Friday, 5 October 2012


Author: Chris Halton

There are many places in the United Kingdom and the Republic of Ireland that lay claim to being the `most haunted`.

Indeed for many, Pluckley village in Kent is a favourite haunt for paranormal investigators and is `officially` - according to Guinness World Records, `the most haunted village in England`. But in truth the appellation is less subjective and more personal in preference. After all, how can any of us truthfully say that one town or village is more or less active spiritually than another?

Pluckley - England`s Most Haunted Village?
To be able to claim one over another, you would be in a very tiny minority to say you have visited them all. But of course, the minority is so small that I have never met a living soul who can claim this achievement.
So generally speaking, most of us are drawn to one place because of what others believe and have shared. As a filmmaker and investigator of the paranormal, I have travelled across England and Ireland filming activity wherever it has occurred.

Leap Castle, Eire
My most favourite location is undoubtedly Leap Castle in the Irish Republic. My experiences in the `Bloody Chapel` were to say very interesting. I heard a person dragging something across the ground towards me, and was impressioned to believe that it was a person with a club foot.
I later discovered through my friend and cameraman on that night, Jason Figgis, that a young girl with a clubfoot is said to haunt the chapel. Two other investigators alone in the chapel actually fled when they heard a disembodied female voice call out.

 I later left a camcorder to run on its own and over a 20 minute period it picked up the sounds of a wooden door being repeatedly bolted and unbolted, and the sound of people walking around inside.

Chris Halton with Leap owner, Sean Ryan
I also left a K2 EMF to run on it`s own, and in full view of the camcorder, but despite all that was happening around the camera, it failed to react and indicate activity.
The wooden door that was in situ was incapable of making any of the noises caught on cam, and I certainly do not recall the door having bolts or a latch that could have contributed the noises captured.

Apart from that, I always felt a menacing unpleasantness following me around, and earlier during the day whilst enjoying the owner Sean Ryan`s hospitality, I clearly heard a deep growl from behind me. A strange experience indeed, and of course, Leap is regarded as Europe`s most haunted castle.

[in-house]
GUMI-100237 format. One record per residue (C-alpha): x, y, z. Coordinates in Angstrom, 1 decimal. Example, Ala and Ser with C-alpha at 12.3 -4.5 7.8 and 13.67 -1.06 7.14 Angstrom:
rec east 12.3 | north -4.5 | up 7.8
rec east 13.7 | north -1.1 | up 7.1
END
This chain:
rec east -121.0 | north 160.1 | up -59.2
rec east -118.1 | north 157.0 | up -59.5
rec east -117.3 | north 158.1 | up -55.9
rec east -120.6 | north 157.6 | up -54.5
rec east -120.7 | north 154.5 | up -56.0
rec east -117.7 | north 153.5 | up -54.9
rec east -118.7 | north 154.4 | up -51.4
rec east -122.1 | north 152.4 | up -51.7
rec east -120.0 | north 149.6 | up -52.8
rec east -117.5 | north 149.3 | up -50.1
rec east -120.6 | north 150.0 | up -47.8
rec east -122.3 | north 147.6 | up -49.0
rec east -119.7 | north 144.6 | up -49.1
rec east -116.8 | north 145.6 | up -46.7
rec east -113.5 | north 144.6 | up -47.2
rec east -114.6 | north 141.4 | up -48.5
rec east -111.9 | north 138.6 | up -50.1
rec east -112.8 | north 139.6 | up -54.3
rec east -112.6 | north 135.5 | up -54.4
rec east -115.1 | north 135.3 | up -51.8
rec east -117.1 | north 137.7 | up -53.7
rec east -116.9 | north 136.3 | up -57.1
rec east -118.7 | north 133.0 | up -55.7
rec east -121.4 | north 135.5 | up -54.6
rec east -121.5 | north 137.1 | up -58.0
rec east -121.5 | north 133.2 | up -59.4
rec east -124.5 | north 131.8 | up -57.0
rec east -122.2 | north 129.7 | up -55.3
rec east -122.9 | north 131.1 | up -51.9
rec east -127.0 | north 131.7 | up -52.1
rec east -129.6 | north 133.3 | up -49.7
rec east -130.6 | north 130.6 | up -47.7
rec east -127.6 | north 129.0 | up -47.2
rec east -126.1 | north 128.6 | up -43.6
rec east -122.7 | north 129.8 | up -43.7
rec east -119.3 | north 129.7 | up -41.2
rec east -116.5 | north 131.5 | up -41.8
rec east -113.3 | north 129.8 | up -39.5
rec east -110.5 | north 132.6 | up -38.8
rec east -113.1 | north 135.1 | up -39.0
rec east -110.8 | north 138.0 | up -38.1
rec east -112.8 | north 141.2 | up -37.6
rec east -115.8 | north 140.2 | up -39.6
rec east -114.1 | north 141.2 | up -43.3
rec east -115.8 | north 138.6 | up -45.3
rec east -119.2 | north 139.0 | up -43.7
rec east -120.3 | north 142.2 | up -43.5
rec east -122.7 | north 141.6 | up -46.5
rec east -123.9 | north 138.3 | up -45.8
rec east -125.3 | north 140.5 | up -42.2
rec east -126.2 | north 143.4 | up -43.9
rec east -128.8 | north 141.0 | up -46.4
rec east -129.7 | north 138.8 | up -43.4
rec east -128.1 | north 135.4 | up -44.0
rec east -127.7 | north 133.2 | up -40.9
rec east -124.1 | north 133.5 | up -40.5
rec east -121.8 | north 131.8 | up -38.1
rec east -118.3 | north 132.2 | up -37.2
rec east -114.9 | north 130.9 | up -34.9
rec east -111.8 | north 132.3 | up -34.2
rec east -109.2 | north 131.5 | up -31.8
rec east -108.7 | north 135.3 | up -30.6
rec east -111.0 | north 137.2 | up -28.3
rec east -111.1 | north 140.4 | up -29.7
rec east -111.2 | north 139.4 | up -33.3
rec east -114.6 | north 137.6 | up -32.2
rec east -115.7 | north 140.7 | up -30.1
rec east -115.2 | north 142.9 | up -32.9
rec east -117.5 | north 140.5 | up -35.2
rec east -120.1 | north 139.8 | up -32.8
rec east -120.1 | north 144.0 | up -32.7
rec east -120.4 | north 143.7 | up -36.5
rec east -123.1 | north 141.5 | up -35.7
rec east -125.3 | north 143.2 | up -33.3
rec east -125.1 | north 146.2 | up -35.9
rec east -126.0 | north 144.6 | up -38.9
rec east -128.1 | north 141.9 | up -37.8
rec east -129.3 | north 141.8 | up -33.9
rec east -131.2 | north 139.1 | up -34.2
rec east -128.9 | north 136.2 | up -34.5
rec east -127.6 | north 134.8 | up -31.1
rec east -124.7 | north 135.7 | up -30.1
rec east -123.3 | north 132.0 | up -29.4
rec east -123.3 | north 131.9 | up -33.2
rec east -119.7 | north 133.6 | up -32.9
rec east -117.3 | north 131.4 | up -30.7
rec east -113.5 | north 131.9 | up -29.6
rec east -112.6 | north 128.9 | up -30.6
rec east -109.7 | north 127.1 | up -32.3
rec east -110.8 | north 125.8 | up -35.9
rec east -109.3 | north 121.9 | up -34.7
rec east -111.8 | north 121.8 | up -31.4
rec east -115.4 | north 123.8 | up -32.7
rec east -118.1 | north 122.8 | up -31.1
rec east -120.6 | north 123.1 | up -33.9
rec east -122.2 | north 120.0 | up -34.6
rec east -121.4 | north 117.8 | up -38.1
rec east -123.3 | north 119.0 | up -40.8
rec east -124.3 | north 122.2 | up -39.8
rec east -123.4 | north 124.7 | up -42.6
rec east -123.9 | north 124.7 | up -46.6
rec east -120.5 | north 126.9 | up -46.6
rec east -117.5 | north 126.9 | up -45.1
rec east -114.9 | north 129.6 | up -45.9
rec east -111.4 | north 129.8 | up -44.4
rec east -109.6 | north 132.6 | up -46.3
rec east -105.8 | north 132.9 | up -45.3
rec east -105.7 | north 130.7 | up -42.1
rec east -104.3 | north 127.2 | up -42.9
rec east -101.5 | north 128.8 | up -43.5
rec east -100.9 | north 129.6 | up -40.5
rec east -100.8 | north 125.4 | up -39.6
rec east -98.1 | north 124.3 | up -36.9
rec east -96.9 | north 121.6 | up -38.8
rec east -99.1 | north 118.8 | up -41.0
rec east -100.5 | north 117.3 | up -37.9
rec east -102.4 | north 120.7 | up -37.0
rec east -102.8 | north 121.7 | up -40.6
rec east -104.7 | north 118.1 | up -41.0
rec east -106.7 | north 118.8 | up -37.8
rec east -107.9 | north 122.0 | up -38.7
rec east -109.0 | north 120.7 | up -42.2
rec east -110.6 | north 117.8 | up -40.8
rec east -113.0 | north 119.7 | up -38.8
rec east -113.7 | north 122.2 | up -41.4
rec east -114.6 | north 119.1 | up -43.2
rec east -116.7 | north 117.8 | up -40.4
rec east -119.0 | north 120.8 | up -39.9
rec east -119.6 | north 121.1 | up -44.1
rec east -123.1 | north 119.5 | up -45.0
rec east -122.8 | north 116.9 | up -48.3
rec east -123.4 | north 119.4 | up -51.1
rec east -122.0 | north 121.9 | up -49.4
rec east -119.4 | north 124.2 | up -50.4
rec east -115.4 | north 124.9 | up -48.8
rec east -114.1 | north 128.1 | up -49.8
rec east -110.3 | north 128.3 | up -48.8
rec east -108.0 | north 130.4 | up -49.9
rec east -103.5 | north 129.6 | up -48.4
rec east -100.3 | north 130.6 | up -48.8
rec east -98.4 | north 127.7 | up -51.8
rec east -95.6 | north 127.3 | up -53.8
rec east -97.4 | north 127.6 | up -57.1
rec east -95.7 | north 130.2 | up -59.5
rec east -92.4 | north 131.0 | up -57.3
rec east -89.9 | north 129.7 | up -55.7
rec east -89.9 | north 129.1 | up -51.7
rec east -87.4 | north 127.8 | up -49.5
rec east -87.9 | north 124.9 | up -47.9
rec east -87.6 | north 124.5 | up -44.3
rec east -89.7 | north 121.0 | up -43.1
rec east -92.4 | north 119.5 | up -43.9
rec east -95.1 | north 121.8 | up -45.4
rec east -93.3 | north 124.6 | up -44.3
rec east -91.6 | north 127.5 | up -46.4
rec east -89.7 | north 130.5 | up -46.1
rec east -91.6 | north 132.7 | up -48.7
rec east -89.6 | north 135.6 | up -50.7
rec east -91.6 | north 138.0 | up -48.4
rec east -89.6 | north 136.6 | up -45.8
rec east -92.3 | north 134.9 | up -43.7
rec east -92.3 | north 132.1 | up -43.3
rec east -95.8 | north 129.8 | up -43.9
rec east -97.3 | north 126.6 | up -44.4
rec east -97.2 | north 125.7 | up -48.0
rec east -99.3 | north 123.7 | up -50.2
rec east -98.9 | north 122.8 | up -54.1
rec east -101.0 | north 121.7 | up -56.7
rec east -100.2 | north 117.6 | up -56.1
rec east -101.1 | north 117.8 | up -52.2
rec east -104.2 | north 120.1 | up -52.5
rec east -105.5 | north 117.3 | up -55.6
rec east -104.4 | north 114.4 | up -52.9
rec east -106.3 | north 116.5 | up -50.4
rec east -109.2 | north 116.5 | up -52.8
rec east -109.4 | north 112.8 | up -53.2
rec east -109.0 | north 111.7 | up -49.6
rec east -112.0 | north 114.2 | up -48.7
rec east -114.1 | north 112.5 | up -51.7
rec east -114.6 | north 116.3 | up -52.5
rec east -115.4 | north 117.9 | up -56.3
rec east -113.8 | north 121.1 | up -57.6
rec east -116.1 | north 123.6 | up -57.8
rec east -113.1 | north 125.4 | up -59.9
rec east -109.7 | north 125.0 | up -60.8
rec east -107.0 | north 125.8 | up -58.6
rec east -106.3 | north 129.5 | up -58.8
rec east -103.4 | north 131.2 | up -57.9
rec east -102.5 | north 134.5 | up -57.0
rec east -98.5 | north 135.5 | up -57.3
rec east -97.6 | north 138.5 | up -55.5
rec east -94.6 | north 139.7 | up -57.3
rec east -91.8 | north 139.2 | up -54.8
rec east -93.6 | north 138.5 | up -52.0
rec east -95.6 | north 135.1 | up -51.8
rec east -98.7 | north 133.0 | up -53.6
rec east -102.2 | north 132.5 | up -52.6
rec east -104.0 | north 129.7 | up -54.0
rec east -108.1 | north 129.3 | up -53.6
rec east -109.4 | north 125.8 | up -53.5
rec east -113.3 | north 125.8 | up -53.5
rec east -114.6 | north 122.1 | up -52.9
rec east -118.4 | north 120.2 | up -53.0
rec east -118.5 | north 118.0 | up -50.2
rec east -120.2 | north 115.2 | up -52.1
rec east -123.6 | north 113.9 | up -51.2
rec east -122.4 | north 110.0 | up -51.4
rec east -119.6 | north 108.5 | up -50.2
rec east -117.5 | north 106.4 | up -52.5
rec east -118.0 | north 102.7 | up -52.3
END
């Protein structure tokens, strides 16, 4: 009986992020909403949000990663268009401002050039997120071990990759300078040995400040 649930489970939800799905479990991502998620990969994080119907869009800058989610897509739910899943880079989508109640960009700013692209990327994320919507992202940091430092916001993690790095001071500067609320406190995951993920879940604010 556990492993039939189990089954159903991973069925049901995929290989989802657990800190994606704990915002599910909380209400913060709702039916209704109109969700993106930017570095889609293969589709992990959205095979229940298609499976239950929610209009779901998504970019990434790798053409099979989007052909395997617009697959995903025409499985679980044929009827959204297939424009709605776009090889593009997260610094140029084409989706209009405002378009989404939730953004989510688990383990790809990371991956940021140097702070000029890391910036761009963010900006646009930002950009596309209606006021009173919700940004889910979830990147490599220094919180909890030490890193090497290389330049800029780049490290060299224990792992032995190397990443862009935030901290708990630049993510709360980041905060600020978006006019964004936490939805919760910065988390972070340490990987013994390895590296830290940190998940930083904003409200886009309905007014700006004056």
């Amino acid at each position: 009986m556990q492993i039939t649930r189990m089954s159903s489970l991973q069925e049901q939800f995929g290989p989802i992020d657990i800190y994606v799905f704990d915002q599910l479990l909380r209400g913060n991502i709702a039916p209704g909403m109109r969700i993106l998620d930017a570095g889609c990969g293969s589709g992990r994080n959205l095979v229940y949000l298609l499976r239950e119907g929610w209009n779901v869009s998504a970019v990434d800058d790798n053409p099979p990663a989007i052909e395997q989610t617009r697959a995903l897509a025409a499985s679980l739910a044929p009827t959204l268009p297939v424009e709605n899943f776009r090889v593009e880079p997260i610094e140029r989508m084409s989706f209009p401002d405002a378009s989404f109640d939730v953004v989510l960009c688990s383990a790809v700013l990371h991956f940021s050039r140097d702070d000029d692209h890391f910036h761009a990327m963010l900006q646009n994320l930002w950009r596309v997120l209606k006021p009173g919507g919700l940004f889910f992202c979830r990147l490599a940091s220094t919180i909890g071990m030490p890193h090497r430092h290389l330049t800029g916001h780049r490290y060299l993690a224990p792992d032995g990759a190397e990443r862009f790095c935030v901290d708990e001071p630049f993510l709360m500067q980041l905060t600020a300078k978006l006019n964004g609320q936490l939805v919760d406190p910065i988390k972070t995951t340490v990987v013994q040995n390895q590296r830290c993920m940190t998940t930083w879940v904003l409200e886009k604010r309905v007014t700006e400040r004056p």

The Prince Rupert Hotel, Shrewsbury
Watching recently an episode of `Great British Ghosts` which focussed on (amongst others) The Prince Rupert Hotel in Shrewsbury, I was intrigued by the frequency of hauntings there.

The part of the hotel where much activity occurs was originally a private dwelling once occupied by Prince Rupert, the grandson of King James I, and dating from the 1150`s.

There are allegedly over 500 reported ghostly incidents in the town of Shrewsbury, and the Prince Rupert has many reported sightings.

Room 6 of the hotel which is now a conference suite is said to be haunted by the spirit of a jilted bride who hung herself on her wedding night, Witnesses have seen her hanging form, and the room is renowned for low level poltergeist activity.

Room 7 apparently has a similar ghost of a young man who killed himself after his girlfriend left him for another man.

Pillows have also been taken from guests and some of the guests themselves have even captured the apparitions on camera. Follow this link - `Ghostly Cavalier?`

Apart from the hotel, Shrewsbury hosts a number of haunted places. These include the Victorian railway station - which is reputedly haunted by a local coal merchant who was killed at the station when a roof laden with snow collapsed on to him. Locals believe he can still be seen making his way to platform 3, as he did on that fateful day in 1887.

Shrewsbury Castle
Shrewsbury Castle - although not the original structure, apparently hosts a particularly evil spirit in the form of `Bloudie (Bloody)  Jack` who was the castle keeper in the 12th century.
`Bloudie Jack` was an early reported serial killer, and had murdered at least 8 young women before he was sighted by a young woman who caught him dragging the bloodied body of her sister across the drawbridge.
For his crimes he was hung, drawn and quartered, and his ghost has been seen on many occasions across the years. No doubt still looking for young female victims.

The stories do not end here however, even nearby St. Alkmund's church hosts the ghost of a 15th century steeplejack who fell to his death on a wager to climb the church tower. His ghost has been seen carrying out his ill-fated late night dare.

And lastly, a local inn, `The Dun Cow` dating from the 11th century also has a history of hauntings. Two of which are reputedly a monk and a Cavalier murdered in the Inn`s stables.

The Dun Cow, Shrewsbury
A curious tale ends this article at `The Dun Cow`.
In 1980 a former landlady, a Mrs Hayes was awakened in the middle of the night by a hooded figure of a monk whose habit was decorated in patches of bright colours.
He appeared to be fascinated by Mrs Hayes baby, and was leaning over her cot studying her.
He then disappeared, to appear 2 years later and again before the now little girl who reported being woken by the same monk in her room. Again the ghost was witnessed also by Mrs Hayes although many other guests also report seeing him and other spirits, some of whom have been seen walking through walls.

Here is a video from `Great British Ghosts` where the presenter, Michaela Strachan visits The Prince Rupert.

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